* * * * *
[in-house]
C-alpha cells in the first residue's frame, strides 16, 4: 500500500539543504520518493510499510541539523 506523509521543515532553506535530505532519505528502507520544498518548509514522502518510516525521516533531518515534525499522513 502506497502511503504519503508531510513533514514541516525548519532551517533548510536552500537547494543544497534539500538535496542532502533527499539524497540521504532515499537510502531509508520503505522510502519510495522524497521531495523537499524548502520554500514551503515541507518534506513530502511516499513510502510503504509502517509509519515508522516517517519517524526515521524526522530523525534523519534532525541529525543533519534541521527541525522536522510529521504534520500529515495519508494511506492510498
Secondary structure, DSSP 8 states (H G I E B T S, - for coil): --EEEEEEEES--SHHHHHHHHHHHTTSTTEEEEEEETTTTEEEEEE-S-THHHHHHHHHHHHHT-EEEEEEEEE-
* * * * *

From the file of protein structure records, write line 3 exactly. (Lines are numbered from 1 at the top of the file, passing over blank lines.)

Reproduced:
Secondary structure, DSSP 8 states (H G I E B T S, - for coil): --EEEEEEEES--SHHHHHHHHHHHTTSTTEEEEEEETTTTEEEEEE-S-THHHHHHHHHHHHHT-EEEEEEEEE-